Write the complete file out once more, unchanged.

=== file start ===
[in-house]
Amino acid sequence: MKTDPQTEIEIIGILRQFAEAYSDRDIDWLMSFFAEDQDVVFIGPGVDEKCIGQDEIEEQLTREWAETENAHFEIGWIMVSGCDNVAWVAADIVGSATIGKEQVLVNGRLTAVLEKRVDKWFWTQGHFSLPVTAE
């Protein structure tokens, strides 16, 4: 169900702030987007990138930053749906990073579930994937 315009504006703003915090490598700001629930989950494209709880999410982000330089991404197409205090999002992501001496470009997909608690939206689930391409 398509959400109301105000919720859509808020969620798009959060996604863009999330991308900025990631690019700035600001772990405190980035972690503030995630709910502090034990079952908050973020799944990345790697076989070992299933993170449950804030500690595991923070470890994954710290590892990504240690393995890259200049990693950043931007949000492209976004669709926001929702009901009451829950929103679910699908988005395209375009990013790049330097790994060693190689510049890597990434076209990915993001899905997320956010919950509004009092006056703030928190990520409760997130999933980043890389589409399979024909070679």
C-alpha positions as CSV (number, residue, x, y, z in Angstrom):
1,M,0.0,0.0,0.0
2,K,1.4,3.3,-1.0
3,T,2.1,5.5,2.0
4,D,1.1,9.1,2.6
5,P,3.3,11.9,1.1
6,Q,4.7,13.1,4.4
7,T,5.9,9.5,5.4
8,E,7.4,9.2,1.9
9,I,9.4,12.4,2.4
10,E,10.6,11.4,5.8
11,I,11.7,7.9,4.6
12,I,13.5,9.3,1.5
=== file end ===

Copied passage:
[in-house]
Amino acid sequence: MKTDPQTEIEIIGILRQFAEAYSDRDIDWLMSFFAEDQDVVFIGPGVDEKCIGQDEIEEQLTREWAETENAHFEIGWIMVSGCDNVAWVAADIVGSATIGKEQVLVNGRLTAVLEKRVDKWFWTQGHFSLPVTAE
């Protein structure tokens, strides 16, 4: 169900702030987007990138930053749906990073579930994937 315009504006703003915090490598700001629930989950494209709880999410982000330089991404197409205090999002992501001496470009997909608690939206689930391409 398509959400109301105000919720859509808020969620798009959060996604863009999330991308900025990631690019700035600001772990405190980035972690503030995630709910502090034990079952908050973020799944990345790697076989070992299933993170449950804030500690595991923070470890994954710290590892990504240690393995890259200049990693950043931007949000492209976004669709926001929702009901009451829950929103679910699908988005395209375009990013790049330097790994060693190689510049890597990434076209990915993001899905997320956010919950509004009092006056703030928190990520409760997130999933980043890389589409399979024909070679």
C-alpha positions as CSV (number, residue, x, y, z in Angstrom):
1,M,0.0,0.0,0.0
2,K,1.4,3.3,-1.0
3,T,2.1,5.5,2.0
4,D,1.1,9.1,2.6
5,P,3.3,11.9,1.1
6,Q,4.7,13.1,4.4
7,T,5.9,9.5,5.4
8,E,7.4,9.2,1.9
9,I,9.4,12.4,2.4
10,E,10.6,11.4,5.8
11,I,11.7,7.9,4.6
12,I,13.5,9.3,1.5